Jump to content

  • Log In with Google      Sign In   
  • Create Account

Applying texture on a sphere [raytracing]


Old topic!
Guest, the last post of this topic is over 60 days old and at this point you may not reply in this topic. If you wish to continue this conversation start a new topic.

  • You cannot reply to this topic
5 replies to this topic

#1 Frénésie   Members   -  Reputation: 101

Like
0Likes
Like

Posted 31 May 2012 - 07:35 AM

Hi guys !

I'm doing a raytracer in C. I have to apply textures on a sphere. I have the coordinates x, y,z where my ray hits the sphere, the radius of the sphere and a function that returns the color of the pixel of the texture for a given x and y.

Do you have a formula to get the x,y of the texture from the x,y,z of the sphere and the radius r ?

Ty !

Sponsor:

#2 cignox1   Members   -  Reputation: 723

Like
0Likes
Like

Posted 31 May 2012 - 08:19 AM

I don't have my code at the moment, but I remember that there is a simple addition to the intersection formula that gives u,v parameters of the intersection point. You just have to specify a couple of vectors defining the orientation of te sphere.

Those uv can then be scaled/translated/rotated/clipped any way you want and in the end you do a get(u,v) on the texture (where u and v are presumably normalized so that 0 is completely left and 1 is completely right - same thing for top and bottom).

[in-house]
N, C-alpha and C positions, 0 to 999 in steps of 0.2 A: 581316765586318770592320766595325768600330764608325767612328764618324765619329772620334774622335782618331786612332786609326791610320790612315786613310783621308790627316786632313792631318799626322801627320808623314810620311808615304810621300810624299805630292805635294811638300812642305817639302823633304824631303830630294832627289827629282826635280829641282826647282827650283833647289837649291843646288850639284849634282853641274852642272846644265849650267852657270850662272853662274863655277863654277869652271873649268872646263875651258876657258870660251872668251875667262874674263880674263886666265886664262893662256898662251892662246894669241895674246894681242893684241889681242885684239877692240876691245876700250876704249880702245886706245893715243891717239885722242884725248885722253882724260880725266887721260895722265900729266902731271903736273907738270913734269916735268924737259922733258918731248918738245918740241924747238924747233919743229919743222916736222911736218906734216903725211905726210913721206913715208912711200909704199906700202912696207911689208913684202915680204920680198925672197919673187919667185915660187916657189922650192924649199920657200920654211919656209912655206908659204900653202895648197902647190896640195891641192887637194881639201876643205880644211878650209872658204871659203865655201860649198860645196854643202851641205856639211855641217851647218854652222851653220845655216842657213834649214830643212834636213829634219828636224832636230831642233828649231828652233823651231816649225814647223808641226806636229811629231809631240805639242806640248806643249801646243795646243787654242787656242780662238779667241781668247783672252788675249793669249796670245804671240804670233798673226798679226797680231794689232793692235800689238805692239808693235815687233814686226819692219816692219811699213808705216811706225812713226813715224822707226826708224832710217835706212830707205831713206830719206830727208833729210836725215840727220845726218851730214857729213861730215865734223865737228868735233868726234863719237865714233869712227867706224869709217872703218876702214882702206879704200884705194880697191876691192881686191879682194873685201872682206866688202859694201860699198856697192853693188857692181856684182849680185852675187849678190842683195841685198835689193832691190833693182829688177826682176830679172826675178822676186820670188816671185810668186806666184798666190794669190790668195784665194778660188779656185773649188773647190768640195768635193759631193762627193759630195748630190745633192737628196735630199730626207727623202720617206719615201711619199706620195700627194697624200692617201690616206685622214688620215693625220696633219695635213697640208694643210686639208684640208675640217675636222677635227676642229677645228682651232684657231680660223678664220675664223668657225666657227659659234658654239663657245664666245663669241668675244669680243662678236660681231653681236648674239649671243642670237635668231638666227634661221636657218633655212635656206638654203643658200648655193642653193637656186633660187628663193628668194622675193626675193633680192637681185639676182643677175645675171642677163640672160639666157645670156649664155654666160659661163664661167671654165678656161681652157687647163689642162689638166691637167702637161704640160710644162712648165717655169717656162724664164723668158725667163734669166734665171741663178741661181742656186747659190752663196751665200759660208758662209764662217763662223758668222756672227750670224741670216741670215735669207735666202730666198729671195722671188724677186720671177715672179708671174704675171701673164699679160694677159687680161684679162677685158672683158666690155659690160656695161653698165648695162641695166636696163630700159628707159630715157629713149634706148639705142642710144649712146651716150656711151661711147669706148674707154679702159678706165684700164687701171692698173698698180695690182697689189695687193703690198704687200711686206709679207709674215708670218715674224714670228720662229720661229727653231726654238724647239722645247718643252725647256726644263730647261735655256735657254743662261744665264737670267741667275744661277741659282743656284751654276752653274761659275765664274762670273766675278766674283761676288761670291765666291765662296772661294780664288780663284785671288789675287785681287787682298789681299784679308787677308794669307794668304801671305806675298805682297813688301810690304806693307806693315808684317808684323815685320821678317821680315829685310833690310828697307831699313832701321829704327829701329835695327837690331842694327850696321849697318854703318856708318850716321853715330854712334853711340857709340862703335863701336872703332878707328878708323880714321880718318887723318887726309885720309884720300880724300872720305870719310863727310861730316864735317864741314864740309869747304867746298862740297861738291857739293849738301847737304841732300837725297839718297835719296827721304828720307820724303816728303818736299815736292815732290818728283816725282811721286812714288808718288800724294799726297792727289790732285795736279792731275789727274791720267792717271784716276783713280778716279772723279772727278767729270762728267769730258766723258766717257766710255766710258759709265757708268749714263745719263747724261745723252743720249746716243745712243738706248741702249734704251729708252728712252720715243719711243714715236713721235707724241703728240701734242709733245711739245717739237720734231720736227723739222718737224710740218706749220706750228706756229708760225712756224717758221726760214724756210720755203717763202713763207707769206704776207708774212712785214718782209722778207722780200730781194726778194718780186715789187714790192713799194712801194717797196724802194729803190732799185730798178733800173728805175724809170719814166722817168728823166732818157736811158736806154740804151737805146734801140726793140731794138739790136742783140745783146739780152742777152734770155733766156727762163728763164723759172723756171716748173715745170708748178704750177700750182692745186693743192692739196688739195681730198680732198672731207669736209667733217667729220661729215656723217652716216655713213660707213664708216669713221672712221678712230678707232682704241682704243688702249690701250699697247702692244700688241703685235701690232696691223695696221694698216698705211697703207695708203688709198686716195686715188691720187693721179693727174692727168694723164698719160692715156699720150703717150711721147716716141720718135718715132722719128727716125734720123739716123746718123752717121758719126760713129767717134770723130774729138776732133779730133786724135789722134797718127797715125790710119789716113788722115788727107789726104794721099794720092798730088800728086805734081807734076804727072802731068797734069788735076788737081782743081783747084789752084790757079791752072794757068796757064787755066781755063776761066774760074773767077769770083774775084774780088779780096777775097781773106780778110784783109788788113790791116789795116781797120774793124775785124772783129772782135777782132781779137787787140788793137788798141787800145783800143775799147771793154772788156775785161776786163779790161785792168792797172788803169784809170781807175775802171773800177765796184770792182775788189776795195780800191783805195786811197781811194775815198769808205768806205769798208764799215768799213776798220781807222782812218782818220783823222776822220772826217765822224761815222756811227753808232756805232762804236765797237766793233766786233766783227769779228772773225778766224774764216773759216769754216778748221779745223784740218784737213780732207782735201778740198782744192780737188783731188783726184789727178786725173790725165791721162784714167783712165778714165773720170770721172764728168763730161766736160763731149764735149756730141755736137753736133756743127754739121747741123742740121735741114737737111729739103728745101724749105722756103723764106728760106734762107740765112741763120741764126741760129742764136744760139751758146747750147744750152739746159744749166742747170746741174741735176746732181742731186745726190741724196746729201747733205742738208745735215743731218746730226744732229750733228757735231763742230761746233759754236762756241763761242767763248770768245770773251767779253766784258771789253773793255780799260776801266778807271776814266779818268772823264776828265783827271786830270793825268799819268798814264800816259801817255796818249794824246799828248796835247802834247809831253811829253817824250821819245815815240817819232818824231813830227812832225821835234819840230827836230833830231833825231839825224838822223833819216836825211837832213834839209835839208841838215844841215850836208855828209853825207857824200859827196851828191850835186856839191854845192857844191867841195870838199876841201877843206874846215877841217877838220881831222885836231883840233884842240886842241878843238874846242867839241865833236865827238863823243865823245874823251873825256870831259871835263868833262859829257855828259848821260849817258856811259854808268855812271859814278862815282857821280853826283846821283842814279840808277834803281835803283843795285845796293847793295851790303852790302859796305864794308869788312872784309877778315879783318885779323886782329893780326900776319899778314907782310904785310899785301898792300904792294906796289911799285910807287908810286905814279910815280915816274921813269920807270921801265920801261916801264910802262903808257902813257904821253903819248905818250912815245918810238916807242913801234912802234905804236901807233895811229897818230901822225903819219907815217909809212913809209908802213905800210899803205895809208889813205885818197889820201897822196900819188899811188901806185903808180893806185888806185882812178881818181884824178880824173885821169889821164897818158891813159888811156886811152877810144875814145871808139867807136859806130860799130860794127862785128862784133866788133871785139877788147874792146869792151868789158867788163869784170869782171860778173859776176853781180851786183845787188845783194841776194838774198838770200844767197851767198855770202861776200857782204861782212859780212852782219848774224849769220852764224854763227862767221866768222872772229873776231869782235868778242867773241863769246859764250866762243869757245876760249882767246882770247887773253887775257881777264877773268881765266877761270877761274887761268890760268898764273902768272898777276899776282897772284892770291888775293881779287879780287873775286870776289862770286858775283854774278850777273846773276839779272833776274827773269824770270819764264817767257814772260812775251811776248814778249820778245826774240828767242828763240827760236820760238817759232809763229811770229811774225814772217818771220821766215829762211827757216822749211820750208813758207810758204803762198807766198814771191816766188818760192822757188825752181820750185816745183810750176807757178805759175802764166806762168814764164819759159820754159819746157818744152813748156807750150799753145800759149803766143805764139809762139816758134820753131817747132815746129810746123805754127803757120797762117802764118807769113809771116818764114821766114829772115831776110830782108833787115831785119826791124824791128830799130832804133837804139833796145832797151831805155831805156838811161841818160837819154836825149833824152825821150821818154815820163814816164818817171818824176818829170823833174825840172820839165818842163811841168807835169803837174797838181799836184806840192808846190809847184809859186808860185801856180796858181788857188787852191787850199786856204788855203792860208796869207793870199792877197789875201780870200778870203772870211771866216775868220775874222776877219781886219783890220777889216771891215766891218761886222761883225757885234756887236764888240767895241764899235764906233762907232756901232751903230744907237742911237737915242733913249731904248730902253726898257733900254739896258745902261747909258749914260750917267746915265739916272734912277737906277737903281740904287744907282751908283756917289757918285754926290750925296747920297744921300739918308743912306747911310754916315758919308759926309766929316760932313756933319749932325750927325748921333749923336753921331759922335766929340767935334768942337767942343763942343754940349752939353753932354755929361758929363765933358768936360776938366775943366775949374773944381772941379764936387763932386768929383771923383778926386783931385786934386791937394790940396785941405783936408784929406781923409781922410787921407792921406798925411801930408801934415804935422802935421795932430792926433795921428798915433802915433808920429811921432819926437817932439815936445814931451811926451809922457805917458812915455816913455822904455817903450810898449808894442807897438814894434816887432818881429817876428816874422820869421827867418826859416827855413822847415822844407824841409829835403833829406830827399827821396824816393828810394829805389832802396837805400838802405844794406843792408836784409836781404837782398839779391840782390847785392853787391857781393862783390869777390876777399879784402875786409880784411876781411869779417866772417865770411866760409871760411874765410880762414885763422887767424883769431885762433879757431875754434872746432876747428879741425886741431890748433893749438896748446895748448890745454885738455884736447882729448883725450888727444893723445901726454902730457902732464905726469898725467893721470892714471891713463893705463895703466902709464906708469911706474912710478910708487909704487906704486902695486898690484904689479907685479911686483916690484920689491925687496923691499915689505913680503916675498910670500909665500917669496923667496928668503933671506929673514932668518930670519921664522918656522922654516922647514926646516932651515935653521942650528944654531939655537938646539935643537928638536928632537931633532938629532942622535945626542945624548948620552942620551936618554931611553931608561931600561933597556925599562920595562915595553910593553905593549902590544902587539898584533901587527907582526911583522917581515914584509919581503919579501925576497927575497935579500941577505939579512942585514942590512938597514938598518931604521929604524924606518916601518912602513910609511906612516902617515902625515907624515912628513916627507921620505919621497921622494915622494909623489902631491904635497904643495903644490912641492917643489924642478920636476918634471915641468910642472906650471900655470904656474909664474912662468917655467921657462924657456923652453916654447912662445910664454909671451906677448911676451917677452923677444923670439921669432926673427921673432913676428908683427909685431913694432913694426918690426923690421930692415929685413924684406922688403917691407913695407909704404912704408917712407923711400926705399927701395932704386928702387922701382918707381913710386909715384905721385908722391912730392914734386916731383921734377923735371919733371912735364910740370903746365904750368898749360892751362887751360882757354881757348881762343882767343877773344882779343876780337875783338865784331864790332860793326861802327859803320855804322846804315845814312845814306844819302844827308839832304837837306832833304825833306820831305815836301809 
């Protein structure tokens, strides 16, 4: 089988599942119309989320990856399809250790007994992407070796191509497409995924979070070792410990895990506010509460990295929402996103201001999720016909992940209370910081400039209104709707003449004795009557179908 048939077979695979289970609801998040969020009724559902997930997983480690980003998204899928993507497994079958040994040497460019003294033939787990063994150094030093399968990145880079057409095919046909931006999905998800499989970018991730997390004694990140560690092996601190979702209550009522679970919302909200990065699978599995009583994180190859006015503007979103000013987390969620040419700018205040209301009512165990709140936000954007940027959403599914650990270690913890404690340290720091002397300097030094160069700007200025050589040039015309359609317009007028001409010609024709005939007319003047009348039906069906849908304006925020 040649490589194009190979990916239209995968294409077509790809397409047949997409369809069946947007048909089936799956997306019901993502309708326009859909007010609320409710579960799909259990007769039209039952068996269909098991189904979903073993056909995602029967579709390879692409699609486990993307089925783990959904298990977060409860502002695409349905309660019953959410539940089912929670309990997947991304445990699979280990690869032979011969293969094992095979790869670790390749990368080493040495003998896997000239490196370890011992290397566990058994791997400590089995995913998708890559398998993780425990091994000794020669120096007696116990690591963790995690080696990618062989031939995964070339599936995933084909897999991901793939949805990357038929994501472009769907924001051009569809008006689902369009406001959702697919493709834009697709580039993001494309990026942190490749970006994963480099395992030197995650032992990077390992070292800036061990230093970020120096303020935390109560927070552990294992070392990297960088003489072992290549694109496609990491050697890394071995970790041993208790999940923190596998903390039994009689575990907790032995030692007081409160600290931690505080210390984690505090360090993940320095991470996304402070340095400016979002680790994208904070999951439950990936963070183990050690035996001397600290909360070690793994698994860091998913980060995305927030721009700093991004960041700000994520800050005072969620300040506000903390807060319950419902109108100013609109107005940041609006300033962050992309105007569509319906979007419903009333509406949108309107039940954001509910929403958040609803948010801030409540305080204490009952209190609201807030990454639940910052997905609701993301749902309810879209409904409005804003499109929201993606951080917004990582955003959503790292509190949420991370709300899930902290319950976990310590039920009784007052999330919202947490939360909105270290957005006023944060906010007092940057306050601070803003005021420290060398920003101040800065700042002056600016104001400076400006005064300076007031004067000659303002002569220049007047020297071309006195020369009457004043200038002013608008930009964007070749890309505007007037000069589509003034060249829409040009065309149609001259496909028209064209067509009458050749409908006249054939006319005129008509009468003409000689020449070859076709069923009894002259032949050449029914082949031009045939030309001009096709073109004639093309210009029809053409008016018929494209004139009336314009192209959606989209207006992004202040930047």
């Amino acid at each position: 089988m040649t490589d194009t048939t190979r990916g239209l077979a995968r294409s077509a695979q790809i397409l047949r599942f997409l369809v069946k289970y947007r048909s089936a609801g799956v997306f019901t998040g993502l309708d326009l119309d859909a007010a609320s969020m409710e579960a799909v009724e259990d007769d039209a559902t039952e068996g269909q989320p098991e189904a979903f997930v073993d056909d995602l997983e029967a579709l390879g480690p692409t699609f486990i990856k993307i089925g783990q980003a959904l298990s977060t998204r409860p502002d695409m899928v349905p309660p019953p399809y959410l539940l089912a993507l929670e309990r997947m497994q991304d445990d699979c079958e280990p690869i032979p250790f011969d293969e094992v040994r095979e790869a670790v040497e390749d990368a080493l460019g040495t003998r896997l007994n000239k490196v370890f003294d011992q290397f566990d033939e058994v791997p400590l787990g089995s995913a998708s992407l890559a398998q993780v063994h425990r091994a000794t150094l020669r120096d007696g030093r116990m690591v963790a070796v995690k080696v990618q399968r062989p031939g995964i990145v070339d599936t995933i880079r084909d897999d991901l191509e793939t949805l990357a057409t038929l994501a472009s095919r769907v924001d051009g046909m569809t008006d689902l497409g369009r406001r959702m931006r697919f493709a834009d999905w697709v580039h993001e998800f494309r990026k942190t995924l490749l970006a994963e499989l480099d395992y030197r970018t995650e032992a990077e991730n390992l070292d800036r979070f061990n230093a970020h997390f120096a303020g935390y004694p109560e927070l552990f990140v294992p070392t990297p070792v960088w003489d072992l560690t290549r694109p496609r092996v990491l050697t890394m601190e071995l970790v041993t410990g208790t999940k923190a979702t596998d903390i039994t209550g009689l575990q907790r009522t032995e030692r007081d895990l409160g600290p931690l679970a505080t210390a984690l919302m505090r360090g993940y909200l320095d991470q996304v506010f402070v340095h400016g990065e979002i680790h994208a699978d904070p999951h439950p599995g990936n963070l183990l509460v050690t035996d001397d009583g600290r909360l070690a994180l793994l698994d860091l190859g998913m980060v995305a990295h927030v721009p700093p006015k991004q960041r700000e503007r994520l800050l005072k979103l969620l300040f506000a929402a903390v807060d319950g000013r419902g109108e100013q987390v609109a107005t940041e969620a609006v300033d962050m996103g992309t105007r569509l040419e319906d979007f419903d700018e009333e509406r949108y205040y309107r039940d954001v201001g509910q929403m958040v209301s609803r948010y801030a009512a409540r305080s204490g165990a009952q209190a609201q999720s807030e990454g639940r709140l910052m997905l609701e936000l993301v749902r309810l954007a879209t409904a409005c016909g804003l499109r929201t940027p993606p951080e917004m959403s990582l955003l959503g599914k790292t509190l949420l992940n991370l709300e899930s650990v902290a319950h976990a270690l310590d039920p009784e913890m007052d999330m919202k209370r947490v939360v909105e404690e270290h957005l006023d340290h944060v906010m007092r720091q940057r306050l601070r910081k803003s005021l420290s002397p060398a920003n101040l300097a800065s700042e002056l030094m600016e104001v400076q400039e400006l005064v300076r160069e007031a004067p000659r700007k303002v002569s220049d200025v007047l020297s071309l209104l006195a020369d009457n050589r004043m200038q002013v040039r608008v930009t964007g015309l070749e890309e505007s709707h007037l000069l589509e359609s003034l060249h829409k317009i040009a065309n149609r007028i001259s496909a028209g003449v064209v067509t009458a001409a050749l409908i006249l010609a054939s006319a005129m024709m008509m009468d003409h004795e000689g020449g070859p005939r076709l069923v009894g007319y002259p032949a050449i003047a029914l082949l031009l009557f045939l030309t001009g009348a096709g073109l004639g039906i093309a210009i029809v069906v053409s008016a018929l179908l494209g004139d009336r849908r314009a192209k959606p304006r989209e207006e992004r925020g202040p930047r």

Hope this helps

#3 Frénésie   Members   -  Reputation: 101

Like
0Likes
Like

Posted 31 May 2012 - 02:48 PM

I have to specify a couple of vector to define the sphere ? On the 0.x axe and 0.y axe ? And is it on a cartesian reference ?

#4 Lil_Lloyd   Members   -  Reputation: 287

Like
1Likes
Like

Posted 31 May 2012 - 05:07 PM

This should be of some help...

http://www.flipcode.com/archives/Raytracing_Topics_Techniques-Part_6_Textures_Cameras_and_Speed.shtml

#5 cignox1   Members   -  Reputation: 723

Like
0Likes
Like

Posted 04 June 2012 - 05:16 AM

I have to specify a couple of vector to define the sphere ? On the 0.x axe and 0.y axe ? And is it on a cartesian reference ?

I think that you need to define at least the north (and perhaps even the west) vectors, so that rotations applied to the sphere reflect on the texture orientation...

#6 Bacterius   Crossbones+   -  Reputation: 9304

Like
0Likes
Like

Posted 04 June 2012 - 06:06 AM

Two words: spherical coordinates.
One link: sphere texture mapping.

The slowsort algorithm is a perfect illustration of the multiply and surrender paradigm, which is perhaps the single most important paradigm in the development of reluctant algorithms. The basic multiply and surrender strategy consists in replacing the problem at hand by two or more subproblems, each slightly simpler than the original, and continue multiplying subproblems and subsubproblems recursively in this fashion as long as possible. At some point the subproblems will all become so simple that their solution can no longer be postponed, and we will have to surrender. Experience shows that, in most cases, by the time this point is reached the total work will be substantially higher than what could have been wasted by a more direct approach.

 

- Pessimal Algorithms and Simplexity Analysis





Old topic!
Guest, the last post of this topic is over 60 days old and at this point you may not reply in this topic. If you wish to continue this conversation start a new topic.



PARTNERS